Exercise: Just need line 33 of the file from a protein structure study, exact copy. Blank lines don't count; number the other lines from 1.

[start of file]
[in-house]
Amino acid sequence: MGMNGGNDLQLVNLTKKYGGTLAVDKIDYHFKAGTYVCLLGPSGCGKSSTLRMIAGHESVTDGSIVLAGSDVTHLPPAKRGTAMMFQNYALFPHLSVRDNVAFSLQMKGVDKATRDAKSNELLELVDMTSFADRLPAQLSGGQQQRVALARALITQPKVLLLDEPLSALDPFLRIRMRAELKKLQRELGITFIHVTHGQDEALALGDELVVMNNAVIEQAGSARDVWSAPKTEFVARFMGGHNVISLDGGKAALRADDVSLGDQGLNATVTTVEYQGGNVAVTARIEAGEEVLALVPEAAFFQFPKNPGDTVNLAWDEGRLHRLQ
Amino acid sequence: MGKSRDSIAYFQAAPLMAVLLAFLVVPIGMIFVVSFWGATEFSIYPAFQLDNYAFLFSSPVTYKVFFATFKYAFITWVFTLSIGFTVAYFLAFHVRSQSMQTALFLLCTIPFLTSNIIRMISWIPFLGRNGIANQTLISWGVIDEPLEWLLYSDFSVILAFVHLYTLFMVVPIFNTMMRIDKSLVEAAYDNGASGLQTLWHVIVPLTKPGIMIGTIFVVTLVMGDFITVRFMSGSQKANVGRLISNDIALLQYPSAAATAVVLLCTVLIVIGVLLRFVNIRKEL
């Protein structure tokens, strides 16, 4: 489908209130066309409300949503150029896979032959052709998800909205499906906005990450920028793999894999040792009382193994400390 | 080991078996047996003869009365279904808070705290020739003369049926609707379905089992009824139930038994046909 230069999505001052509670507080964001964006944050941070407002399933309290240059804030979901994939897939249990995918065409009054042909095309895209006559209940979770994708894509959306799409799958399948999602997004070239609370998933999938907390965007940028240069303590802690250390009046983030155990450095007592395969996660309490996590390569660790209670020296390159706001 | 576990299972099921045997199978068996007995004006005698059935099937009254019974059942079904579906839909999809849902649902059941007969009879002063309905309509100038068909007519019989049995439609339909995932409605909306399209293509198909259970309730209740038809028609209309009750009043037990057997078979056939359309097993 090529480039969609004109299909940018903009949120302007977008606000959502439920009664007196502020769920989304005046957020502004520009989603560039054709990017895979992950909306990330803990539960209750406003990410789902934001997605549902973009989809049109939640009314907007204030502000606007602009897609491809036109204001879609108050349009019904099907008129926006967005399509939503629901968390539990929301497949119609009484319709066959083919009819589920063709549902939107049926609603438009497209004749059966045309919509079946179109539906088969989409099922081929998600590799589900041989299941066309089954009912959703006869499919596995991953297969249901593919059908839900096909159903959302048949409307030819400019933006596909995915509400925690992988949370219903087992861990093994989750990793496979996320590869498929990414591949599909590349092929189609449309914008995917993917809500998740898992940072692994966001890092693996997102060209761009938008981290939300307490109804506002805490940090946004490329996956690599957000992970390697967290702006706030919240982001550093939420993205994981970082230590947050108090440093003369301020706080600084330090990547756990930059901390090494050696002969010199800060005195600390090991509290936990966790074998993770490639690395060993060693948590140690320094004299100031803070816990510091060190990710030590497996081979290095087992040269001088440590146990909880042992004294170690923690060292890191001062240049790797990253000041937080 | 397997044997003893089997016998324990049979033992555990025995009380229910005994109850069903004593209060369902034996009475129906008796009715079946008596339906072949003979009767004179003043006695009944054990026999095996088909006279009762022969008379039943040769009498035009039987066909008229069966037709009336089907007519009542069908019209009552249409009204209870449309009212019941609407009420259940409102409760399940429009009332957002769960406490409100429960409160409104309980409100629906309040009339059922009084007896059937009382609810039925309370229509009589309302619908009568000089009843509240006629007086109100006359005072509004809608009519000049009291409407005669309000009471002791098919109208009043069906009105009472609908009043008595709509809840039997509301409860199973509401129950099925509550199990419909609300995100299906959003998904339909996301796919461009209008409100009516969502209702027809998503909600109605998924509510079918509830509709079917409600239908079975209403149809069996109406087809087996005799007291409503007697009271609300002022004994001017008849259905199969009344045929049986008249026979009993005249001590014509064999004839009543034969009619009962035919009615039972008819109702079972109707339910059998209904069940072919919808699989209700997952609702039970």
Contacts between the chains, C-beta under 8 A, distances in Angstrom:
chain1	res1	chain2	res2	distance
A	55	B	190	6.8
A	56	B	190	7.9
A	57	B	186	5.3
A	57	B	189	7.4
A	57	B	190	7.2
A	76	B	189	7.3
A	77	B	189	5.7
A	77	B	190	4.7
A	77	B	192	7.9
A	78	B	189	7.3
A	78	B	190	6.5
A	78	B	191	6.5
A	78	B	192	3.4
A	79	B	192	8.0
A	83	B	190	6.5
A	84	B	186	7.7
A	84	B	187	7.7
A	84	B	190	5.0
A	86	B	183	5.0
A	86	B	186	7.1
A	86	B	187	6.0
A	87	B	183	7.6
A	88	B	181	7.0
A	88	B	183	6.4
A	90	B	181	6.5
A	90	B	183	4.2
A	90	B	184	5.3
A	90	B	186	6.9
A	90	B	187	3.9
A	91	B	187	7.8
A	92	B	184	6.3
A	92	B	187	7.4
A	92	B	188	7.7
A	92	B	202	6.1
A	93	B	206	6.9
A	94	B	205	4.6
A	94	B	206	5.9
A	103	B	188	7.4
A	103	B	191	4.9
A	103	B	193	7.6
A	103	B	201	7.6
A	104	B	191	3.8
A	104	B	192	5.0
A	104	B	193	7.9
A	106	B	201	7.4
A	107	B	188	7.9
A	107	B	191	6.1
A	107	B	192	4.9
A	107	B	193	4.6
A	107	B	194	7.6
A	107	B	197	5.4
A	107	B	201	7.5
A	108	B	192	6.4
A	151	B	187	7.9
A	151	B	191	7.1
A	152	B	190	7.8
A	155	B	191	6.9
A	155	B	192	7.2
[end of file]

A	90	B	184	5.3